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1 April 2014 A Comparison of Observed Molar Wear Rates in Extant Herbivorous Mammals
John Damuth, Christine M. Janis
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Here we review published molar wear rates, measured in terms of tooth height loss per year (mm yr-1) published on natural populations of ungulates (25 species), rodents and lagomorphs (Glires; 14 species) and macropodid marsupials (seven species). Although the data are limited, they nevertheless reveal consistent patterns, and raise new questions. Among ungulates, wear rates are uncorrelated with body mass but are positively correlated with hypsodonty. Browsers show lower wear rates than do mixed feeders or grazers. Percentage of grass in the diet shows a non-linear relationship with wear rates suggesting that levels of dietary abrasives result from a complex interaction among forages, habitat characteristics and feeding behaviours (whether or not grass itself is a significant abrasive agent). Rodents exhibit higher wear rates, and kangaroos lower wear rates, than do ungulates feeding on similar diets. Hypselodont rodents and lagomorphs show rates of molar wear an order of magnitude higher than do grazing ungulates.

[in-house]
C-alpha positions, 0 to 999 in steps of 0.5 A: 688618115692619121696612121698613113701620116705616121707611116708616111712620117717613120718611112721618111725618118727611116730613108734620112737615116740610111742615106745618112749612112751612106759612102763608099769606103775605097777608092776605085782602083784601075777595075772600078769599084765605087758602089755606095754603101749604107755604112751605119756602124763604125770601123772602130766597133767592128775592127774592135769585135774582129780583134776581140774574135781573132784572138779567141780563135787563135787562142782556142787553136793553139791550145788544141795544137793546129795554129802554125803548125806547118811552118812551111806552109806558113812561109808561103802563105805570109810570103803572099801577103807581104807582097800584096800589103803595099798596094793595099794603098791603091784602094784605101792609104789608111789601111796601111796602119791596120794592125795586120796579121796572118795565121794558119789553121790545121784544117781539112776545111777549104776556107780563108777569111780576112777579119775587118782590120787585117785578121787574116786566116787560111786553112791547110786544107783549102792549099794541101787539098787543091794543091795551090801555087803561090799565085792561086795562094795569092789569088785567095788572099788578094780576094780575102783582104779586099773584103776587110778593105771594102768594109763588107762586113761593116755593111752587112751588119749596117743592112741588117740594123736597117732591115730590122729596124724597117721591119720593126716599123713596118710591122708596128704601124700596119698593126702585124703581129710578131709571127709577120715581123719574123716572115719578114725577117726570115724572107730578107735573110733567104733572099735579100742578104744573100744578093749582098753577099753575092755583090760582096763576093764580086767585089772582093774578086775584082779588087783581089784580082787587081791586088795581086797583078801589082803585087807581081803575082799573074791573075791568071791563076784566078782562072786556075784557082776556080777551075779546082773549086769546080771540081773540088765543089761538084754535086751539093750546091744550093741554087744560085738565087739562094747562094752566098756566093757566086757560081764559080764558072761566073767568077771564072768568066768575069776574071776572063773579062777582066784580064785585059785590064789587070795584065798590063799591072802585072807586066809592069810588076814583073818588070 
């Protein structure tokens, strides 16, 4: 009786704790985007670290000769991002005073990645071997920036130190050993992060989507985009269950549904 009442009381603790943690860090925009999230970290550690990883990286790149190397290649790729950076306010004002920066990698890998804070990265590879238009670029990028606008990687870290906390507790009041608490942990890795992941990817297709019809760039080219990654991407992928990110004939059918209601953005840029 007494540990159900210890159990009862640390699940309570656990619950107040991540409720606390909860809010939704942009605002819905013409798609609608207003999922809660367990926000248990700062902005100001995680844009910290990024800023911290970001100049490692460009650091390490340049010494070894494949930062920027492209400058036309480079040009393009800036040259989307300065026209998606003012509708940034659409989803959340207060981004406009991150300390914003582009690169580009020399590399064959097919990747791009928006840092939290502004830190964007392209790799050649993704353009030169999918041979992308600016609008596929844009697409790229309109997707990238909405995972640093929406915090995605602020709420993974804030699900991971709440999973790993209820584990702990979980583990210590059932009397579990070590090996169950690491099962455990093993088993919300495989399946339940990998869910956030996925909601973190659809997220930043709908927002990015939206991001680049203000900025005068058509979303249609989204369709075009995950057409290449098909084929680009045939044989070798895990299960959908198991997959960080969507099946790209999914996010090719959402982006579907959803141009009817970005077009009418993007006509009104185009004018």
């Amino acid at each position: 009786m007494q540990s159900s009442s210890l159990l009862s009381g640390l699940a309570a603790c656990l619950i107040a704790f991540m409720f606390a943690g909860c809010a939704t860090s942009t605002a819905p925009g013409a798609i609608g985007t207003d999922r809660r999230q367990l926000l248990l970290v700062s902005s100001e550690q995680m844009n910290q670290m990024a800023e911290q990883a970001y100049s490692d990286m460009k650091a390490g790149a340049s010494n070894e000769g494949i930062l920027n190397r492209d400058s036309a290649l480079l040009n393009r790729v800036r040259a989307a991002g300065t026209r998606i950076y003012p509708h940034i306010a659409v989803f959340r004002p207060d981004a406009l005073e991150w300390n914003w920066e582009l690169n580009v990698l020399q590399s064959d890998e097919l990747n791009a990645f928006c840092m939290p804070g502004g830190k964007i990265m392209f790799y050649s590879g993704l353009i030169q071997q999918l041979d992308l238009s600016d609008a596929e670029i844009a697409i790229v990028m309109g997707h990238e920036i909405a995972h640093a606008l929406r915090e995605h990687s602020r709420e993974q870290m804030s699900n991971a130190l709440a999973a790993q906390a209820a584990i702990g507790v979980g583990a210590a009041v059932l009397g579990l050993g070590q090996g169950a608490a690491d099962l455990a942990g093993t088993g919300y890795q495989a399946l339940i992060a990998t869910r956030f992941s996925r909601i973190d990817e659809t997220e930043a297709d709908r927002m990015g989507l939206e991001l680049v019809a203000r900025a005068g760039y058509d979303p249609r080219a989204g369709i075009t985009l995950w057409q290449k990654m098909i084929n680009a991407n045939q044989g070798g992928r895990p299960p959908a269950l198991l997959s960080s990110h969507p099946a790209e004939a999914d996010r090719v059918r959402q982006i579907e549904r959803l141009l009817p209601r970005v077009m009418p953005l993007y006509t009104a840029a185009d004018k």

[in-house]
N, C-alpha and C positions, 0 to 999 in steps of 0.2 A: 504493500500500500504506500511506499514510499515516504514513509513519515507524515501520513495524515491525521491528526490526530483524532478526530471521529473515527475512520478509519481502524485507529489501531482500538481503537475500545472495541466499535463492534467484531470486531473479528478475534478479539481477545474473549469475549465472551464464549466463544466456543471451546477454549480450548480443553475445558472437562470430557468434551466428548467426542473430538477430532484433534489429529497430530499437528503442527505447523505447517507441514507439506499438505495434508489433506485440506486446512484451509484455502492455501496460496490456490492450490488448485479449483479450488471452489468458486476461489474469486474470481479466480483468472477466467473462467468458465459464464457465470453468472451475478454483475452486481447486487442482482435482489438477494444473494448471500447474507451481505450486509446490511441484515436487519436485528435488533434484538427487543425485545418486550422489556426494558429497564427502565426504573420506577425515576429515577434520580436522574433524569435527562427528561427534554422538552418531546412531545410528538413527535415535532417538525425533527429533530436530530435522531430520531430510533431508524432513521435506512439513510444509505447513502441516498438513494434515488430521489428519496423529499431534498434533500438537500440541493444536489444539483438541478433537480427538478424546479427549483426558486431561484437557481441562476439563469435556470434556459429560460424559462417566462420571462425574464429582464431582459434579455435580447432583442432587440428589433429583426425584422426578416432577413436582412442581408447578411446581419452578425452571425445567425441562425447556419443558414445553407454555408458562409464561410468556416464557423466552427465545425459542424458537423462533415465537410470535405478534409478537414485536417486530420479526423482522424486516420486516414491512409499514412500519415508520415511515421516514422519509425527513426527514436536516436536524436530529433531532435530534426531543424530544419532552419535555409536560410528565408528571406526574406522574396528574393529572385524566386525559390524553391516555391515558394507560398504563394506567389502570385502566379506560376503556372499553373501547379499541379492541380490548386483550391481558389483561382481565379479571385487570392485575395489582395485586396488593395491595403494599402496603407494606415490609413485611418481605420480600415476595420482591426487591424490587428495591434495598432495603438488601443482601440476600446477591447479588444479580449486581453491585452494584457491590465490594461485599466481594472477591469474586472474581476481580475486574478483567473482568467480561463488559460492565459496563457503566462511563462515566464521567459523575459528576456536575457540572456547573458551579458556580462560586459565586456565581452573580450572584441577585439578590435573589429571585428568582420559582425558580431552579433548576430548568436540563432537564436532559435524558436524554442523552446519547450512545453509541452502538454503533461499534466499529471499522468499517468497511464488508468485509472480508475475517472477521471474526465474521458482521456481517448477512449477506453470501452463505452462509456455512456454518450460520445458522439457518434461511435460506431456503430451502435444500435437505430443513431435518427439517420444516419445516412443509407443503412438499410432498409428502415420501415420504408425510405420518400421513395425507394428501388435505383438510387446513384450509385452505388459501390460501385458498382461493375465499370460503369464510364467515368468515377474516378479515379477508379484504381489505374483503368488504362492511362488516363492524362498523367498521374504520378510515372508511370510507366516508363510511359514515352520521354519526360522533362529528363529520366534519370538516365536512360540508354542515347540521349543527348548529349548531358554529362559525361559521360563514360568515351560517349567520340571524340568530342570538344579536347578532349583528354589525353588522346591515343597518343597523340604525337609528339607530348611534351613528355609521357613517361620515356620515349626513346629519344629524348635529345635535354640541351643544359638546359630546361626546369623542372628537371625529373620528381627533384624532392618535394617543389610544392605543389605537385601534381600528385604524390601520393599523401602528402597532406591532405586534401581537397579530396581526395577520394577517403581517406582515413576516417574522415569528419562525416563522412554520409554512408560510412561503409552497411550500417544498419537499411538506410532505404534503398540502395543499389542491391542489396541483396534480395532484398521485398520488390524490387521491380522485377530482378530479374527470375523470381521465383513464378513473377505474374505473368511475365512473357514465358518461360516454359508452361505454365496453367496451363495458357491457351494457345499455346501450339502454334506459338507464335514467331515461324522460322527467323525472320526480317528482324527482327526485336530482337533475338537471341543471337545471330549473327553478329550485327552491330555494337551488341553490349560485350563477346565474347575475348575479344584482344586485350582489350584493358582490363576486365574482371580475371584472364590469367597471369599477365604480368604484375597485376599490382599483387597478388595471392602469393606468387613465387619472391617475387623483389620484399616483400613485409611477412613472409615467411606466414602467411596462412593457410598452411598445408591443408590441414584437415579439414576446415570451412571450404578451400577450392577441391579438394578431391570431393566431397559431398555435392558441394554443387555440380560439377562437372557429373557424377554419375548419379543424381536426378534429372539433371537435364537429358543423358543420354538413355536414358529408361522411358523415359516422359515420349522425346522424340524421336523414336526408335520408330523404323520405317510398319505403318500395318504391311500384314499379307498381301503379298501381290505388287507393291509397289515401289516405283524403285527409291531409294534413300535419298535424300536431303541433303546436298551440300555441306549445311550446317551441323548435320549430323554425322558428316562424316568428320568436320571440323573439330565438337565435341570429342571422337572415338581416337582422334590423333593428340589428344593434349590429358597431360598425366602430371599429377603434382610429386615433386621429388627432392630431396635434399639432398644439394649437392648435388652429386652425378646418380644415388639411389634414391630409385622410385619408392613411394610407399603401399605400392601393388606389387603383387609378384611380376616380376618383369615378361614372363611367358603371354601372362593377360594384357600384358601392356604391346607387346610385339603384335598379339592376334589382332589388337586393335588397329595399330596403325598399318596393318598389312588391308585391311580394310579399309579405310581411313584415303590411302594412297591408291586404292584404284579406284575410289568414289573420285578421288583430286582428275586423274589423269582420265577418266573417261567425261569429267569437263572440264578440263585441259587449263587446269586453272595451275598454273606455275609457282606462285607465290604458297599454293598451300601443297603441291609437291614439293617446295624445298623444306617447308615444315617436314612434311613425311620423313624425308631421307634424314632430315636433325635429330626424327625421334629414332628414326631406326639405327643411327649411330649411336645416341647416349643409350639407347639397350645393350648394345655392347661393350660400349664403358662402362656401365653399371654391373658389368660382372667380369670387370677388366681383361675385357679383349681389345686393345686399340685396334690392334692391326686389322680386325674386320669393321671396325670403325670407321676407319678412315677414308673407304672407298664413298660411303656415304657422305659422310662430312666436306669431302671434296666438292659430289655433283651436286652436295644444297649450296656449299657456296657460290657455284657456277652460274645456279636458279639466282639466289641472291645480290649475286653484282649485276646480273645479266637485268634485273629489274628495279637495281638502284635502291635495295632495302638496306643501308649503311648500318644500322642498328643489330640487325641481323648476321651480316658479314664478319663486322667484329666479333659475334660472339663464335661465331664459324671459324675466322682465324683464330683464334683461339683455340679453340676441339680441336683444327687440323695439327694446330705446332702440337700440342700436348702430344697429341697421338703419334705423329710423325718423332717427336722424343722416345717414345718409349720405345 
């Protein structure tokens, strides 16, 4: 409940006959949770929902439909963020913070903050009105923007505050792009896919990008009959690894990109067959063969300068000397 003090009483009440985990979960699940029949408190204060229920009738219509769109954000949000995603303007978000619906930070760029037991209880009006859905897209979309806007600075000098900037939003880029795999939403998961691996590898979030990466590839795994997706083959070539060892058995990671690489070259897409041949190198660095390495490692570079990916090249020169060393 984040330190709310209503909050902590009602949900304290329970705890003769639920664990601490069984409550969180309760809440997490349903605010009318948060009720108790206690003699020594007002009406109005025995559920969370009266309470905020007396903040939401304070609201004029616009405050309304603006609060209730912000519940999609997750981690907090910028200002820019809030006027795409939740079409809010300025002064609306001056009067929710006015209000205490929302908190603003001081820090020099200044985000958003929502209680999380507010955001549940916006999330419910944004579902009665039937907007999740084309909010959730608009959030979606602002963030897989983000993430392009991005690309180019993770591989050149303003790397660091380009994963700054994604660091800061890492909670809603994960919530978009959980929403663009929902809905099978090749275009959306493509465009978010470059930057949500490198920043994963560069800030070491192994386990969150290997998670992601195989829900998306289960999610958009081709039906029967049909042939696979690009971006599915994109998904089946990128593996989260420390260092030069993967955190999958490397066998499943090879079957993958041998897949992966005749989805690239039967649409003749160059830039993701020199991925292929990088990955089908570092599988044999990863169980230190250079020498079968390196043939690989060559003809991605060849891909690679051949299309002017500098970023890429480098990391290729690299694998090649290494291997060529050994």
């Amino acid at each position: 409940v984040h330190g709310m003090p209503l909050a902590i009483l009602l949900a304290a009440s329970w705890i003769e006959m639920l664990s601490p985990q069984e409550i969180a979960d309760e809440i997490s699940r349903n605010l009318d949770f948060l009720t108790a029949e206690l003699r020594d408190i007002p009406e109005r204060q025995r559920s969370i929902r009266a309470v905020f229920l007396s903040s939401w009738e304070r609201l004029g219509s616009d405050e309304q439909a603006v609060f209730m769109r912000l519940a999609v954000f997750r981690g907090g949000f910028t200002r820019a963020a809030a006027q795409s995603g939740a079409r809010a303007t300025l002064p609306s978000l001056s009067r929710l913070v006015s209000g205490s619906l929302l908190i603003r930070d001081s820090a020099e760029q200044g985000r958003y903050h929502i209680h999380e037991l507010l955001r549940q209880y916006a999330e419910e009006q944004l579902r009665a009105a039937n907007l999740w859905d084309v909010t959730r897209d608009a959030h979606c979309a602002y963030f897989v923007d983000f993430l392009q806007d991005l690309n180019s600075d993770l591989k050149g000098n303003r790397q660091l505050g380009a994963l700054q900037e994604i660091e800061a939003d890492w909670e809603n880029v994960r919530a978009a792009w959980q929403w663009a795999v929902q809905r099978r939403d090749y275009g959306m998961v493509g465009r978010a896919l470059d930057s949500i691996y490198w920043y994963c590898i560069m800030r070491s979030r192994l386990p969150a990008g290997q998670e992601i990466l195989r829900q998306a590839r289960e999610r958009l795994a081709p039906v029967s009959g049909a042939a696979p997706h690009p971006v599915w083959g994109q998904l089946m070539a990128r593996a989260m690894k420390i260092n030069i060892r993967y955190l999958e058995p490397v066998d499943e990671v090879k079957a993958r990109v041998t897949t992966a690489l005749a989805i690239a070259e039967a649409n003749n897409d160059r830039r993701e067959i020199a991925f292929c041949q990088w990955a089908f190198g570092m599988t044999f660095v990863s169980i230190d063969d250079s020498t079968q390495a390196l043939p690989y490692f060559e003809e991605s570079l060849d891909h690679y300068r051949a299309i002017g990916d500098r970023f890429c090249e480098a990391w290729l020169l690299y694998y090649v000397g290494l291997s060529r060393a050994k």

© Finnish Zoological and Botanical Publishing Board 2014
John Damuth and Christine M. Janis "A Comparison of Observed Molar Wear Rates in Extant Herbivorous Mammals," Annales Zoologici Fennici 51(1-2), 188-200, (1 April 2014).
Received: 27 June 2013; Accepted: 14 October 2013; Published: 1 April 2014
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